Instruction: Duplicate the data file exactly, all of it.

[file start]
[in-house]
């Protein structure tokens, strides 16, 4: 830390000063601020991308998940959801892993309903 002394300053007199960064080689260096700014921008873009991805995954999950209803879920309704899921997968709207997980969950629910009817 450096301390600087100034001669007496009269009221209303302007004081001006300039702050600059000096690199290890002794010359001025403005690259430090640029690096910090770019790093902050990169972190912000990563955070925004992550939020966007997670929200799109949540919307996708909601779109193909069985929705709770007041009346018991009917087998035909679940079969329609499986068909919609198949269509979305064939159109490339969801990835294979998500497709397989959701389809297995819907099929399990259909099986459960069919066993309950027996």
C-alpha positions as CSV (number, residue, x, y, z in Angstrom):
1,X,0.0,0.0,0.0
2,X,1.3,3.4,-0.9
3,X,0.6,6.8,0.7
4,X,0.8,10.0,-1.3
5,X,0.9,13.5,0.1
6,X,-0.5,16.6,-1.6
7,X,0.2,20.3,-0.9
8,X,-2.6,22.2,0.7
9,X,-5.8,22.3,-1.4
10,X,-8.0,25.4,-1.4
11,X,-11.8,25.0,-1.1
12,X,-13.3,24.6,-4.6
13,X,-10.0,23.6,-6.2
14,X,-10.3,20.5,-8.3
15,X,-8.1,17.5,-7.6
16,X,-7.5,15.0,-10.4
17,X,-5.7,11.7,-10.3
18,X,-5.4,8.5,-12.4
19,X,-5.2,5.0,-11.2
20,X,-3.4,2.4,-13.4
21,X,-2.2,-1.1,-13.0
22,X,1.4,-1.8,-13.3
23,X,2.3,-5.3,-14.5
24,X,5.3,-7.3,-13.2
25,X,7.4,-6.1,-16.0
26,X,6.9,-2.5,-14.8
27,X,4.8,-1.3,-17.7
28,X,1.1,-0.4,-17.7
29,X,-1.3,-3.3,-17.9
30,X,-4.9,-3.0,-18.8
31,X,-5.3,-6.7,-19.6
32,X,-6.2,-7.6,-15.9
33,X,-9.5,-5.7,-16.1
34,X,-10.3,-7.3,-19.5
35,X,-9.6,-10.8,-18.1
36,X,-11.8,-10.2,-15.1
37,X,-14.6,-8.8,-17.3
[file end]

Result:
[in-house]
């Protein structure tokens, strides 16, 4: 830390000063601020991308998940959801892993309903 002394300053007199960064080689260096700014921008873009991805995954999950209803879920309704899921997968709207997980969950629910009817 450096301390600087100034001669007496009269009221209303302007004081001006300039702050600059000096690199290890002794010359001025403005690259430090640029690096910090770019790093902050990169972190912000990563955070925004992550939020966007997670929200799109949540919307996708909601779109193909069985929705709770007041009346018991009917087998035909679940079969329609499986068909919609198949269509979305064939159109490339969801990835294979998500497709397989959701389809297995819907099929399990259909099986459960069919066993309950027996």
C-alpha positions as CSV (number, residue, x, y, z in Angstrom):
1,X,0.0,0.0,0.0
2,X,1.3,3.4,-0.9
3,X,0.6,6.8,0.7
4,X,0.8,10.0,-1.3
5,X,0.9,13.5,0.1
6,X,-0.5,16.6,-1.6
7,X,0.2,20.3,-0.9
8,X,-2.6,22.2,0.7
9,X,-5.8,22.3,-1.4
10,X,-8.0,25.4,-1.4
11,X,-11.8,25.0,-1.1
12,X,-13.3,24.6,-4.6
13,X,-10.0,23.6,-6.2
14,X,-10.3,20.5,-8.3
15,X,-8.1,17.5,-7.6
16,X,-7.5,15.0,-10.4
17,X,-5.7,11.7,-10.3
18,X,-5.4,8.5,-12.4
19,X,-5.2,5.0,-11.2
20,X,-3.4,2.4,-13.4
21,X,-2.2,-1.1,-13.0
22,X,1.4,-1.8,-13.3
23,X,2.3,-5.3,-14.5
24,X,5.3,-7.3,-13.2
25,X,7.4,-6.1,-16.0
26,X,6.9,-2.5,-14.8
27,X,4.8,-1.3,-17.7
28,X,1.1,-0.4,-17.7
29,X,-1.3,-3.3,-17.9
30,X,-4.9,-3.0,-18.8
31,X,-5.3,-6.7,-19.6
32,X,-6.2,-7.6,-15.9
33,X,-9.5,-5.7,-16.1
34,X,-10.3,-7.3,-19.5
35,X,-9.6,-10.8,-18.1
36,X,-11.8,-10.2,-15.1
37,X,-14.6,-8.8,-17.3